China Sends Warships and Fighter Jets Toward Taiwan in Retaliation for US-Taiwan Meeting

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Tensions between China and Taiwan escalated on Saturday as the Chinese military sent warships and dozens of fighter jets towards the self-ruled island democracy claimed by Beijing as part of its territory. The move came in retaliation for a meeting between the U.S. House of Representatives speaker and the Taiwanese President, which China perceives as encouraging Taiwanese independence.

The Chinese military announced the start of a three-day “combat readiness patrol” as a warning to Taiwanese separatists who want to make the island’s de facto independence permanent. The People’s Liberation Army did not indicate whether they might repeat previous exercises that included missiles fired into the sea, which disrupted shipping and airline flights.

On the same day, the Chinese navy planned to hold “live fire training” in Luoyuan Bay in Fujian province opposite Taiwan. Ships were banned during the firing, which was also scheduled to take place on five dates over the next two weeks.

Taiwan split from China in 1949 after a civil war. The ruling Communist Party believes that the island is obliged to rejoin the mainland, by force if necessary. Beijing says contact with foreign officials encourages Taiwanese who want formal independence, a step the ruling party says would lead to war.

“This is a serious warning against the collusion and provocation between the ‘Taiwan independence’ separatist forces and external forces,” said a PLA statement. The “Joint Sword” exercises “defend national sovereignty and territorial integrity.”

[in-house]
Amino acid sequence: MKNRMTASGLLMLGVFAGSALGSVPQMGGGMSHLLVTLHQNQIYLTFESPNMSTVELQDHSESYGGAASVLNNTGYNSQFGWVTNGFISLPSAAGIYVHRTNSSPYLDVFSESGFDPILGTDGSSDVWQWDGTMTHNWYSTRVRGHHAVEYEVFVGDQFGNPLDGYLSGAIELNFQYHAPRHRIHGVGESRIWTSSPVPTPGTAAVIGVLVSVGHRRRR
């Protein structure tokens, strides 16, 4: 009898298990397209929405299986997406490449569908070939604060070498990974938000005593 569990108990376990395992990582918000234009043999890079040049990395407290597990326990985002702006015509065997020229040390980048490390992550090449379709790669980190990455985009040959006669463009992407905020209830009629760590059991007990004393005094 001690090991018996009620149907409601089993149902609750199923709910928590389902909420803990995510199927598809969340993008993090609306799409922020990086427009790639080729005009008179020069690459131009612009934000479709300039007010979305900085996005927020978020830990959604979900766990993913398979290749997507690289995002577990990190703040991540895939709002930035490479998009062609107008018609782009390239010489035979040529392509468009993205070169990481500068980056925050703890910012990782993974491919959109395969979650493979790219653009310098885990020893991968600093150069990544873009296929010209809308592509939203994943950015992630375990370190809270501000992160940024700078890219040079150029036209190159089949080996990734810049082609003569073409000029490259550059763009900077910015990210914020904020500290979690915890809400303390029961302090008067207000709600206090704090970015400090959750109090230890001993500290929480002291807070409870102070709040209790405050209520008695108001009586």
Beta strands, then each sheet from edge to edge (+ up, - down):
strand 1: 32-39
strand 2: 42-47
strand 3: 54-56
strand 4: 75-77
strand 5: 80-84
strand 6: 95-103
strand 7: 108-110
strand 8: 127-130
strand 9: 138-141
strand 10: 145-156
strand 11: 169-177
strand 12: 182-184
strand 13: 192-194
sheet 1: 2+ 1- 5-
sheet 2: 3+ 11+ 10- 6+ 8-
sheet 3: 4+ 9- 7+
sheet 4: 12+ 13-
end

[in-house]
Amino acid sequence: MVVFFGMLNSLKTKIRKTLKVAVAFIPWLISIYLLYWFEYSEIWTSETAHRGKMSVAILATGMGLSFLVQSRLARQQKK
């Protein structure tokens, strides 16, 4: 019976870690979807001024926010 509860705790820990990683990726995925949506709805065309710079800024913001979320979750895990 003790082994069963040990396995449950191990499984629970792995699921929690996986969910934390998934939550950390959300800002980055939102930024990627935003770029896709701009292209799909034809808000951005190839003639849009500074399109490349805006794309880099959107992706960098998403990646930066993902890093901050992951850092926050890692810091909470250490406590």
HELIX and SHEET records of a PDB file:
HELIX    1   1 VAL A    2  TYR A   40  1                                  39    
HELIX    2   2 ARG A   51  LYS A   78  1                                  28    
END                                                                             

The exercise involved a destroyer, missile boats, ballistic missiles, and land-based anti-ship missiles as well as early warning, electronic warfare, and tanker aircraft, according to The Global Times, a newspaper published by the Communist Party. The Taiwanese military responded by activating missile defense systems and sending air and sea patrols to track the Chinese aircraft.

“We condemn such an irrational act that has jeopardized regional security and stability,” said a statement by Taiwan’s Ministry of Defense.

China’s President, Xi Jinping, has been increasing efforts to intimidate the island by flying fighter jets and bombers nearby and firing missiles into the sea. The United States has no official relations with Taiwan but maintains extensive informal and commercial ties.

Military analysts suggest that in the event of an attack, China may try to pressure Taiwan to surrender by blocking sea and air traffic, preventing the United States, Japan, or other allies from intervening or sending supplies.

On Saturday, the PLA was testing its ability to dominate the sea, air, and information and to “create a situation of deterrence and suppression,” according to the mainland newspaper The China Daily.

Taiwan and mainland China have multibillion-dollar trade and investment ties but no official relations. “We will never leave room for ‘Taiwan independence’ separatist activities in any form and will definitely take resolute measures to defeat any foreign interference,” said Zhu Fenglian, a spokesperson for the Cabinet’s Taiwan Affairs Office, according to the official Xinhua News Agency. “Complete reunification of our country must be realized, and it can, without doubt, be realized,” Zhu was quoted as saying on Friday.

Source: npr

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